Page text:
“La Sibylle” as Ghost Work in Hugo’s La Fin de Satan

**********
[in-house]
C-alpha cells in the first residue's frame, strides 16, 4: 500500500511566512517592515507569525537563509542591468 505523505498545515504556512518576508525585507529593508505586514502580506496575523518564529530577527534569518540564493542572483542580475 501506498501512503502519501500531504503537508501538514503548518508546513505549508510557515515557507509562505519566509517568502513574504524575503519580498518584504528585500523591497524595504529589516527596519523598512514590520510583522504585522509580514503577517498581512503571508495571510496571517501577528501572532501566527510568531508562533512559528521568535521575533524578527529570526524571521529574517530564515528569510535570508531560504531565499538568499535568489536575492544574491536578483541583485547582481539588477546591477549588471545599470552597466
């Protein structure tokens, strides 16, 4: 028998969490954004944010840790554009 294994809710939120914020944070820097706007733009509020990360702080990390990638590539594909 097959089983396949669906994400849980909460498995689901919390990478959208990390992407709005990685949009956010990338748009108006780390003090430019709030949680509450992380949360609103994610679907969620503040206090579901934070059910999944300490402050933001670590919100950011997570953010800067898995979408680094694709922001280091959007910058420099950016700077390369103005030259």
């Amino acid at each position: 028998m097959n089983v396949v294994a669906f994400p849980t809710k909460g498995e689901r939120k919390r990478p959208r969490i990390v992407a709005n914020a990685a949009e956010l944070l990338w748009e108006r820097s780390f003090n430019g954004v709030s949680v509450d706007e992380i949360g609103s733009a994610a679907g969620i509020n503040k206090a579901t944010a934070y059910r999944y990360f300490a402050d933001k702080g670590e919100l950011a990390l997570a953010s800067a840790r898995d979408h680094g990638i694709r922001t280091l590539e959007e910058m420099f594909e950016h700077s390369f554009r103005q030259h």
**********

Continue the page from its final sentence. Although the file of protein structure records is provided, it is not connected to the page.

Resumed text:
Contextualizing “La Sibylle” with the spiritist séances that Hugo conducted in Guernsey between 1853 and 1855, this article explores the complexities intrinsic to Hugo’s visionary writing as embodied in the figure of the sibyl. Closely linked with “la tombe,” the sibyl acts as a hinge between mortality and infinity, translating the latter into finite, concrete language. This translation aspect also figures prominently in the séances, in which the attendants question infinity. Through a discussion of the “ghost work” articulated by Death during one of these séances, it will be shown that it is not Hugo, but the text itself that performs a sibylline dynamic, assuming the simultaneous roles of reader and writer, questioner and responder. Ultimately, these various role switches blur Hugo’s authorial identity to such an extent that he appears to become indistinguishable from “la tombe” through which passes not only creation, but the writing itself, on its expiatory journey.